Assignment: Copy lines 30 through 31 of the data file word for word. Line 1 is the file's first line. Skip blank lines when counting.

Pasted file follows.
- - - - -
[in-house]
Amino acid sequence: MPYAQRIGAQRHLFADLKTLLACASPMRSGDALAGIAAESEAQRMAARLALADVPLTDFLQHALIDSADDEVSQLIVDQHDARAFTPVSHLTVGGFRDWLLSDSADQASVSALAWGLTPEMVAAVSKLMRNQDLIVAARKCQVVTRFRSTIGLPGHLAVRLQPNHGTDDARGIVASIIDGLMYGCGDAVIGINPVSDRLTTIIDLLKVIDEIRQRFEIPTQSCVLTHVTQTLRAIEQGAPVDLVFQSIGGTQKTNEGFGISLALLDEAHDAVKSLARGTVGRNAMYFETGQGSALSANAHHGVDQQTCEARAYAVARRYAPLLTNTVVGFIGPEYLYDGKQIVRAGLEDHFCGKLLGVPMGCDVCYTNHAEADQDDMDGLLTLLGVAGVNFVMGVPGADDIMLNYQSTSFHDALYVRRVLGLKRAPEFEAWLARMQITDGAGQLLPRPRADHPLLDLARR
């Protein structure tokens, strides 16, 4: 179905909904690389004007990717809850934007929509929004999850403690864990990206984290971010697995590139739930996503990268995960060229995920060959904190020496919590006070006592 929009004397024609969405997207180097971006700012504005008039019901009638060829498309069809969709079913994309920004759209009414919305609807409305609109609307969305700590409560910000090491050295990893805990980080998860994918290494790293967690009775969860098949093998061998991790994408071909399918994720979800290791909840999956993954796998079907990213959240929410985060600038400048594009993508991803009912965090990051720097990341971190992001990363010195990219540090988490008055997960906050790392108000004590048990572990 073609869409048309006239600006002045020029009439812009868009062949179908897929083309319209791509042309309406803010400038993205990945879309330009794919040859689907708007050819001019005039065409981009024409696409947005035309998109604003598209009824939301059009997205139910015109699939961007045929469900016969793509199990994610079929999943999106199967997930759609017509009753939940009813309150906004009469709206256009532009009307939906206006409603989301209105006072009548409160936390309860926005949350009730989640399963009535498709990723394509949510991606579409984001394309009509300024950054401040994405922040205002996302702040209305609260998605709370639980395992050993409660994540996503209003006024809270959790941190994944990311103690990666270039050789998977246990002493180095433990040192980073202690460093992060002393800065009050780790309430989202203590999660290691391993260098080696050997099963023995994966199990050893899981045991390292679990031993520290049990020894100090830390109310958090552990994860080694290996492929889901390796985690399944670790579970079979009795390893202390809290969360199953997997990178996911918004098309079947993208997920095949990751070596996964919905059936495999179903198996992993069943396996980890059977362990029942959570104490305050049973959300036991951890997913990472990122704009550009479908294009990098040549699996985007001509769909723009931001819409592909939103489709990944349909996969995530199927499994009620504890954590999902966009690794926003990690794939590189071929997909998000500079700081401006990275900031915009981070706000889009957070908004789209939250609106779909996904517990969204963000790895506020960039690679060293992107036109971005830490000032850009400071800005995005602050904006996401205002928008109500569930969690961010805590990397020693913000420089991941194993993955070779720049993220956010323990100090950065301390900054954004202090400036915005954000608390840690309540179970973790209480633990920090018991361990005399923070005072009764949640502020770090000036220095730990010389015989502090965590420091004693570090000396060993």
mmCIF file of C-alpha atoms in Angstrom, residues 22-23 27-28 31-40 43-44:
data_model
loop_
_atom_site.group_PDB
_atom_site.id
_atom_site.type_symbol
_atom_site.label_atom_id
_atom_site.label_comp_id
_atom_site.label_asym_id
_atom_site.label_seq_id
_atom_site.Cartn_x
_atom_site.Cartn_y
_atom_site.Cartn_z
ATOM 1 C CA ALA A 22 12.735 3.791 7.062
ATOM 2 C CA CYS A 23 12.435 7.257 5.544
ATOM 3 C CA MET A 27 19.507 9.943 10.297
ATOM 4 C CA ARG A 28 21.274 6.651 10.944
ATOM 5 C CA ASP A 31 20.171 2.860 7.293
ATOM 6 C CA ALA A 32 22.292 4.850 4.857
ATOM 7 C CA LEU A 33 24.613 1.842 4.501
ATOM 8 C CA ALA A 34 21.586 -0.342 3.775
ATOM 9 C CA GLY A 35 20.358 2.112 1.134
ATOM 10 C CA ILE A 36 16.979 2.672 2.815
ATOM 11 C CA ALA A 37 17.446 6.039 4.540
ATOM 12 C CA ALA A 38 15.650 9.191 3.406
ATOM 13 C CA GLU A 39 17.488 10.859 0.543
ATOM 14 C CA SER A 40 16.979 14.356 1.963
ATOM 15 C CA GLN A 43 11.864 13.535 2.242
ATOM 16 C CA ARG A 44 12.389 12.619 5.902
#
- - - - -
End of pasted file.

ATOM 14 C CA SER A 40 16.979 14.356 1.963
ATOM 15 C CA GLN A 43 11.864 13.535 2.242